National Jewish Theater

at Mayer Kaplan Jewish Community Center

When Victor Franz returns to his late father’s home with the intention of selling off his family’s remaining belongings, his moral dilemma appears simple. He threw away his own life to take care of his father, who had lost everything during the Depression, while his loutish brother turned his back on the family. Now unable to support his wife in the manner she would like, Victor is paying the price for having chosen not to live up to his potential.

But Arthur Miller’s The Price refuses to take the position of the standard heart-wringing, sell-the-family-house melodrama, which declares the importance of embracing one’s heritage instead of ignoring it. Written in 1968 sometime after After the Fall and slightly before the fall of Miller, The Price is a grippingly unsentimental portrait of a family’s legacy; the play cynically proposes that all decisions–even seemingly selfless ones–are made for selfish reasons and that our need to justify those decisions stops us from learning useful lessons from our past.

As the play opens Victor’s life is in as much disarray as his father’s apartment. Approaching retirement age as a New York beat cop, Victor is saddled with feelings of inadequacy. His alcoholic wife Esther belittles him. His son went off to college to seek the education he could never afford for himself. When the spry 89-year-old vaudevillian-turned-salesman Gregory Solomon comes to buy off what remains of the Franz family heritage, Victor is all too willing to close the door on the past and agree to the first price Solomon offers. But when brother Walter returns seeking forgiveness and friendship, all the misery of Victor’s life is thrown back in his face.

Victor would like to think of himself as a martyr who sacrificed his life to feed his father. But when Walter arrives he reveals that Victor’s martyrdom was unnecessary. There was always more than enough money around for Victor to pursue whatever dream he chose–he need only look at all the expensive things in his father’s home to prove it. Walter suggests that it was Victor’s need to be loved that made him cling to an image of his family that was never true, and he invites Victor to put the past aside and embrace what little of his future is left. But for Victor to do this would be tantamount to admitting that his life was meaningless. Reconciliation is impossible, and at the end both men are broken by the choices they made–neither can escape his past. Walter can’t receive the forgiveness he needs and departs in shame, while Victor clings to a false image of the past to prove that he’s not a failure. The wily Solomon is left to sell the shattered pieces of a family where love did not exist.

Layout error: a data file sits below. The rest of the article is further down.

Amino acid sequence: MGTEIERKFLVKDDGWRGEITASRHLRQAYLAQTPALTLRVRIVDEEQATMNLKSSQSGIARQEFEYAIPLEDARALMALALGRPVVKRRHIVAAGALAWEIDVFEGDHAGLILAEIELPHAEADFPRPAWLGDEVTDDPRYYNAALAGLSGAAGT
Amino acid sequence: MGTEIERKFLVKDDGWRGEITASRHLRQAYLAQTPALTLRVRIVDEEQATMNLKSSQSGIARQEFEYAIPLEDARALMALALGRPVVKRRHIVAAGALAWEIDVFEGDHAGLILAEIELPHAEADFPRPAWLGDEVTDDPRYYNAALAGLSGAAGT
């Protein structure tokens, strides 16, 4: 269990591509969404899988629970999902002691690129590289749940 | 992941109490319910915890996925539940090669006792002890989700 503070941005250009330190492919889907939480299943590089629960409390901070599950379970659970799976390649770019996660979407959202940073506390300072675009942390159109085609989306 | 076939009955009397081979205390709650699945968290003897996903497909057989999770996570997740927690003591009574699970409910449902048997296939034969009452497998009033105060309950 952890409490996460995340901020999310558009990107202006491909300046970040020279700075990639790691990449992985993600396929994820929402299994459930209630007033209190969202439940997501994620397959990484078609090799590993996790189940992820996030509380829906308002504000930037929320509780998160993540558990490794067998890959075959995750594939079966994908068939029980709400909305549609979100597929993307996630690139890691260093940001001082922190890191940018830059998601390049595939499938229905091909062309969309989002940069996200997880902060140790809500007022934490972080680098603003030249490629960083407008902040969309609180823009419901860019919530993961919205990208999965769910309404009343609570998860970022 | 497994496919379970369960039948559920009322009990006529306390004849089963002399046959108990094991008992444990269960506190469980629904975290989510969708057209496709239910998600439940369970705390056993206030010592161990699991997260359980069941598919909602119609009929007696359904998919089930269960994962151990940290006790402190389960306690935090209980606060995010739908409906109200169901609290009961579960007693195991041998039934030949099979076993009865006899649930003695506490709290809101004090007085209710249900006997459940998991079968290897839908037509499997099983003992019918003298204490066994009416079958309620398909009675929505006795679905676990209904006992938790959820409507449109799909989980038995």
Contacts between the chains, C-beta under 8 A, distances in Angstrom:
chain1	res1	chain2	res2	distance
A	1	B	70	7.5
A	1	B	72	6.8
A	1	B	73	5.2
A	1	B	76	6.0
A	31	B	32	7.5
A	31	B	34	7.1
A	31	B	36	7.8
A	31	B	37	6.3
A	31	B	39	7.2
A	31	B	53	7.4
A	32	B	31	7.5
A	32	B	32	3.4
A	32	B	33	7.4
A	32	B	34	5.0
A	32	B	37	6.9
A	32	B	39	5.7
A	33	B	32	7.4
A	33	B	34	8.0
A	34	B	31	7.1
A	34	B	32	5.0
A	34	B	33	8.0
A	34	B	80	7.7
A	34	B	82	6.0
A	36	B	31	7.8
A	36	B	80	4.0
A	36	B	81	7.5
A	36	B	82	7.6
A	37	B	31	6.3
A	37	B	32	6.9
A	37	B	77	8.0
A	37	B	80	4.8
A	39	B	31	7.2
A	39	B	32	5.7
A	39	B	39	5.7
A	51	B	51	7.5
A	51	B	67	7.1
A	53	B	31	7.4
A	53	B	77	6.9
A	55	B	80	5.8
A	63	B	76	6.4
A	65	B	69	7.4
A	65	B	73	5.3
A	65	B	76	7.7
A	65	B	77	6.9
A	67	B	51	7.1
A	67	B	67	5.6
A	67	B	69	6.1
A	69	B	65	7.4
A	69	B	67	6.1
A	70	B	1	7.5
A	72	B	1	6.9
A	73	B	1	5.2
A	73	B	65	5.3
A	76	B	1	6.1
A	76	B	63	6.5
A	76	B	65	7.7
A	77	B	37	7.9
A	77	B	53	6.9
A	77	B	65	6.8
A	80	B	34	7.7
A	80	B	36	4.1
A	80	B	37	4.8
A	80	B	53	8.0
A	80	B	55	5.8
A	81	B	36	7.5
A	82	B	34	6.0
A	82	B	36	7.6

The bitterness of The Price lingers long after the final curtain. Miller’s pessimistic vision of free will indicates that we’re always free to make whatever choices we wish, but we’ll wind up regretting any decision we make. Miller presents the family as a business transaction in which all participants agree to maintain an illusion of love and happiness to cover up the fact that they’re just part of a deal. They try to perpetuate the illusion in their minds by reinterpreting the past, though the grim truth is obvious to anyone who dares open his eyes and look at the misery. As Esther bluntly puts it, “You believe what you see.”

Very near the end of the play Solomon speaks of his daughter who committed suicide many years earlier. “Every night I lay down to sleep, she’s sitting there. I see her clear like you,” he says. “But if it was a miracle and she came to life, what would I say to her?” He then takes out some money and begins to pay Victor for the furniture. It’s Solomon’s, and perhaps Miller’s, impression that fretting over the past is useless. We would make the same decisions over and over again. In the end the only thing that matters is a price.

Though undeniably a moving, thoughtful piece of theater, The Price has its flaws. In parts it’s talky and repetitive, and sometimes Miller uses devices that are a wee bit phony to get people in and out of scenes. Wanting Victor and Solomon to discuss the furniture alone, Miller shoves Esther out the door on a shopping errand–something she probably wouldn’t really do since she’s obsessed with getting a fair price. And to facilitate Victor and Walter’s reunion, Miller gives Solomon a physical ailment and boots him into an adjoining room to recuperate. Miller also makes Victor, Walter, and Solomon brilliantly complex and believable, but Esther, described in the script solely as “his wife,” is too much of a reactor, reduced to providing important items of information and kvetching.

B.J. Jones’s faithful production of Miller’s play at National Jewish Theater succeeds admirably on at least three counts. Craig Spidle’s Victor realistically captures the policeman’s enervated frustration, Joe Van Slyke’s Walter must be exactly what Miller had in mind when he wrote the script, and Allan Pinsker’s terrifically hammy portrayal of Solomon is at once hilarious and touching. Pinsker steals the first act and might have stolen the second as well if Miller hadn’t kept him offstage for most of it. Peggy Roeder’s Esther doesn’t quite match the efforts of her three distinguished cohorts. When she’s onstage, Roeder is a stiff, annoying presence whose emotional outbursts never sound like more than whining.

The only other downside to this powerful revival is the gooey new-age music that introduces and concludes the play. The treacly sound track is in direct conflict with the soberingly unromantic show.